Taking a stand: Jan Plan scheduling needs change

With the fall semester wrapping up in just a few weeks, attention is beginning to shift to the upcoming JanPlan. JanPlan, which was originally introduced at Colby in 1962 and was the first of its kind, has since spread to other colleges and universities throughout the nation.  There’s no doubting the steadfast popularity of JanPlan—although only three years of JanPlan are required—over 90 percent of students opt to participate for their fourth year. But perhaps this statistic would be bumped even higher if there was a wider selection of class times from which students could choose from.  

In their mission statement, the College states how the “fundamental purpose of the January Program is to broaden and extend the learning experience at Colby by offering students distinctive opportunities not ordinarily available during the traditional academic semesters.” It is precisely this stress on escaping the traditional, didactic learning experience typical of any college that motivates Colby students to branch out into more experimental opportunities during JanPlan.  Unfortunately, students wishing to enjoy more flexible daily schedules are severely limited in course selection options. This year, more than 100 total courses were available for registration, covering a wide variety of interests and meeting times. However, from this large pool of courses, only four offer start times at or after 2 P.M., and of those classes, only two offered start times at 3 P.M.

If nothing more, including more afternoon and evening JanPlan courses would certainly act as a distraction from the reaper’s icy hand slowly closing its grasp on the students who have not yet become acclimated with the Maine winters.  More realistically, a broader selection for class times would open up one’s schedule, allowing for a student to accomplish their goals during the day without interruption, and then go to their class. For those particularly motivated students, this shift would make possible the option to enroll in a JanPlan course as well as participate in an internship for the month of January, which is growing increasingly popular.  Holding class during the afternoon and evening would also theoretically make for a larger pool of potential instructors to be reached, since those with limited schedules may be able to hold class after normal business hours. Some instructors may even have the possibility of teaching two courses, one during the day and one during the evening.

During JanPlan, non-athletes, who make up the majority of Colby’s student body, will rarely have regular commitments between 3 P.M.  and 7 P.M. These hours are oftentimes not taken full advantage of, whereas spending the rare daylight hours between sunrise, around 7 A.M., and sunset, around 4 P.M., inside a classroom can become disheartening and bleak.  For these students, one hugely popular attraction is the close proximity to local ski mountains.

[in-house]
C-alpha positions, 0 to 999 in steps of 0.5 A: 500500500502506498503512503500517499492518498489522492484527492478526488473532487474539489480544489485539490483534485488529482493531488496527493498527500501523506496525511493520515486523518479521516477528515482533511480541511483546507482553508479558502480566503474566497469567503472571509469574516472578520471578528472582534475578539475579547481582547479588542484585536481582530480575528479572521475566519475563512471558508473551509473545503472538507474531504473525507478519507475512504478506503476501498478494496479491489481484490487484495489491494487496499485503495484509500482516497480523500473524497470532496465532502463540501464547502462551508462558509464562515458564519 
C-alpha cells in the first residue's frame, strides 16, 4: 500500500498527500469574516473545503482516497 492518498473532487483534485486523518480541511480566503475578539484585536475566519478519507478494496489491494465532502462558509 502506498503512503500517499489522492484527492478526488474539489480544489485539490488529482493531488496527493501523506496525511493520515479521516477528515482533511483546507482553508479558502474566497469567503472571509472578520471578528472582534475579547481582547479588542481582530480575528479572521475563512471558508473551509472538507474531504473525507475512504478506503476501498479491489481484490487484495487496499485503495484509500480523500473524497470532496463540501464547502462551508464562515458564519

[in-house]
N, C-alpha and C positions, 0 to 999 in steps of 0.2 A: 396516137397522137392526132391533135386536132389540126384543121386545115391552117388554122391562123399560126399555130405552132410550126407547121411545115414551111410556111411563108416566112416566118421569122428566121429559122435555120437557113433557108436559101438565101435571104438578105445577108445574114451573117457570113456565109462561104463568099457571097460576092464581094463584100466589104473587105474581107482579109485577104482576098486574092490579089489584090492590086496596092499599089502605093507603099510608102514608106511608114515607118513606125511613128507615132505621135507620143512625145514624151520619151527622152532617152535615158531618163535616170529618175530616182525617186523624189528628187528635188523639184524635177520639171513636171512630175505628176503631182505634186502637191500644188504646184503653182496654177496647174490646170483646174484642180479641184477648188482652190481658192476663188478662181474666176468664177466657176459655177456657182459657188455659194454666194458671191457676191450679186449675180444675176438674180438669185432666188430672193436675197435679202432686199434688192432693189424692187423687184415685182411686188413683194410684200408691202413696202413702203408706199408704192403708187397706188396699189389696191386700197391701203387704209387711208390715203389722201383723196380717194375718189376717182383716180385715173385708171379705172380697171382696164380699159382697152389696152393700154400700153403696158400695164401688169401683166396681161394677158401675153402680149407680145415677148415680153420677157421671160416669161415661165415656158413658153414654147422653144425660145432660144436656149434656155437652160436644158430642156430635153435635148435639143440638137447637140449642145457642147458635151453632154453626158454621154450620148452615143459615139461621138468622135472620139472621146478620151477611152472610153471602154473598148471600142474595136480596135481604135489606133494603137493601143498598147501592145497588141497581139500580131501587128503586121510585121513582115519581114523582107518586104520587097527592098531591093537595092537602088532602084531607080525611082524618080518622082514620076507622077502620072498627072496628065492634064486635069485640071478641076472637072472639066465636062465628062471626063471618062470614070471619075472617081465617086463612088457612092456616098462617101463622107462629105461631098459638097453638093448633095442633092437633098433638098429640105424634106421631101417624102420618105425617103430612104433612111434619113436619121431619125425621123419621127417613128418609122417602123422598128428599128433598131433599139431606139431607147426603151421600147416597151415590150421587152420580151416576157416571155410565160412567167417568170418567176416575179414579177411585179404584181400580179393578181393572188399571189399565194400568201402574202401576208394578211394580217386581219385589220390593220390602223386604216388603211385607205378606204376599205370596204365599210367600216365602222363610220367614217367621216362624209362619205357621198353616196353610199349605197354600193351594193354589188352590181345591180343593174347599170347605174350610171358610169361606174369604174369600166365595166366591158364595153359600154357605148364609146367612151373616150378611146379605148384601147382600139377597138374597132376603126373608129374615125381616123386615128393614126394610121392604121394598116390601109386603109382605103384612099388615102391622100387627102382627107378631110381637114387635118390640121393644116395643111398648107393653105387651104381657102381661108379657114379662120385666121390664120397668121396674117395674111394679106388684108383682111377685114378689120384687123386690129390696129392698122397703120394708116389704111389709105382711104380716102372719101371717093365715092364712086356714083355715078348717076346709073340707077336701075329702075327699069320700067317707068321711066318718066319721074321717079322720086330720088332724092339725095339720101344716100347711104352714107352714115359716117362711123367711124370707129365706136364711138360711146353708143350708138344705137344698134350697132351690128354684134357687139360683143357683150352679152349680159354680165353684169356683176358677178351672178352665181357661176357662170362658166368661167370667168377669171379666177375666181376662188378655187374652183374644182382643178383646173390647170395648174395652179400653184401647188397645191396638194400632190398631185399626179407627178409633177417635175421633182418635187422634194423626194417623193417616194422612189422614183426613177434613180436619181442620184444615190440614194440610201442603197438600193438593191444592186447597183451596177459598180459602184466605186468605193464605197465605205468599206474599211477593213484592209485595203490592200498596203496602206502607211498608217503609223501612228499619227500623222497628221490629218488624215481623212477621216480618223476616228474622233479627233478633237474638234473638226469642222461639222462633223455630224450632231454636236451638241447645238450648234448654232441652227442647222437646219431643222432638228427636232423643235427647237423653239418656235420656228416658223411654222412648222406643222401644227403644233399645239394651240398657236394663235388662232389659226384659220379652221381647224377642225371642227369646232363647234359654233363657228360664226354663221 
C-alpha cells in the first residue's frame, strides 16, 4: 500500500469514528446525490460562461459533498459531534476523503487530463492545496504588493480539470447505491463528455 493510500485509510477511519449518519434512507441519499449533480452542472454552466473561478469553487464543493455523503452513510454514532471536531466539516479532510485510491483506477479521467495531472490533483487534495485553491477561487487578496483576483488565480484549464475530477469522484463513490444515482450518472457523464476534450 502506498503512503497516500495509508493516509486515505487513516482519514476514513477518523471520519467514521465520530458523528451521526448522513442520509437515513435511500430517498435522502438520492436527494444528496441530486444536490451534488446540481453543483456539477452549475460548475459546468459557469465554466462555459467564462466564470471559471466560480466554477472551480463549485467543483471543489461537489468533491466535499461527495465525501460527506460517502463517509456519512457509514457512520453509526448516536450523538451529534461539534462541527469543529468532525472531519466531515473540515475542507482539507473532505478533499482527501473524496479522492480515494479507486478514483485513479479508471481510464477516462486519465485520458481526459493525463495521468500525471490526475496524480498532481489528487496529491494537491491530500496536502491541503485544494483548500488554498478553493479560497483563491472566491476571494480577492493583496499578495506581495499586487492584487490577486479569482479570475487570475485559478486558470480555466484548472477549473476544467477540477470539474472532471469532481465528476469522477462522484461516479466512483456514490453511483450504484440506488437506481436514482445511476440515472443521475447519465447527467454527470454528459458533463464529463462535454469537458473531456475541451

In fact, one major argument for broadening options for afternoon and evening classes is the abundance of Colby’s recreational skiers and snowboarders who wish to take advantage of the limited courseload in Jan. and make it up to the mountain.  There is a longtime tradition of skiing and snowboarding at Colby, due in part to the fact that the major mountains closest to campus are widely regarded as two of the best mountains on the East Coast. Most students’ go-to destination is Sugarloaf Mountain, which lies about an hour and 15 minutes away from Colby’s campus.  Sunday River is another popular choice for students, but it is farther away from the College.

Typically, enrolling in a JanPlan class has meant that students hoping to make day trips to Sugarloaf or Sunday River are, for the most part, restricted to only the days during which their class is not held.  Offering a more robust selection of afternoon and evening classes could effectively make available the entire morning and most of the afternoon during the week, which is generally when skiers and snowboarders go to the mountains.  

Having class start in the evening also allows for the possibility of skiing during the week at Sunday River, which is a rare opportunity.  It takes nearly two hours to get to Sunday River, which necessitates about four hours of driving in total during a day. This in essence rules out the possibility of skiing during the week and relegates Sunday River to a weekend-only visit.  However, expanding afternoon and evening course options would be an effective remediation.

It is worth noting that the longer, six or eight-hour per day courses are unable to realistically hold class starting as late as 3 P.M.  Intensive courses such as EMT Training, Firefighting, and Applied Biomedical Genomics, all of which meet for a full 40 hours per week, would of course not be able to shift toward evening times. However, a significant proportion of the students who remain on Colby’s campus during Jan. would enjoy the option of wider selection for class schedules, so it is certainly reasonable to see some changes in the coming years.  Regardless, this year’s JanPlan, as always, gives students a great experience to look forward to as the semester comes to an end.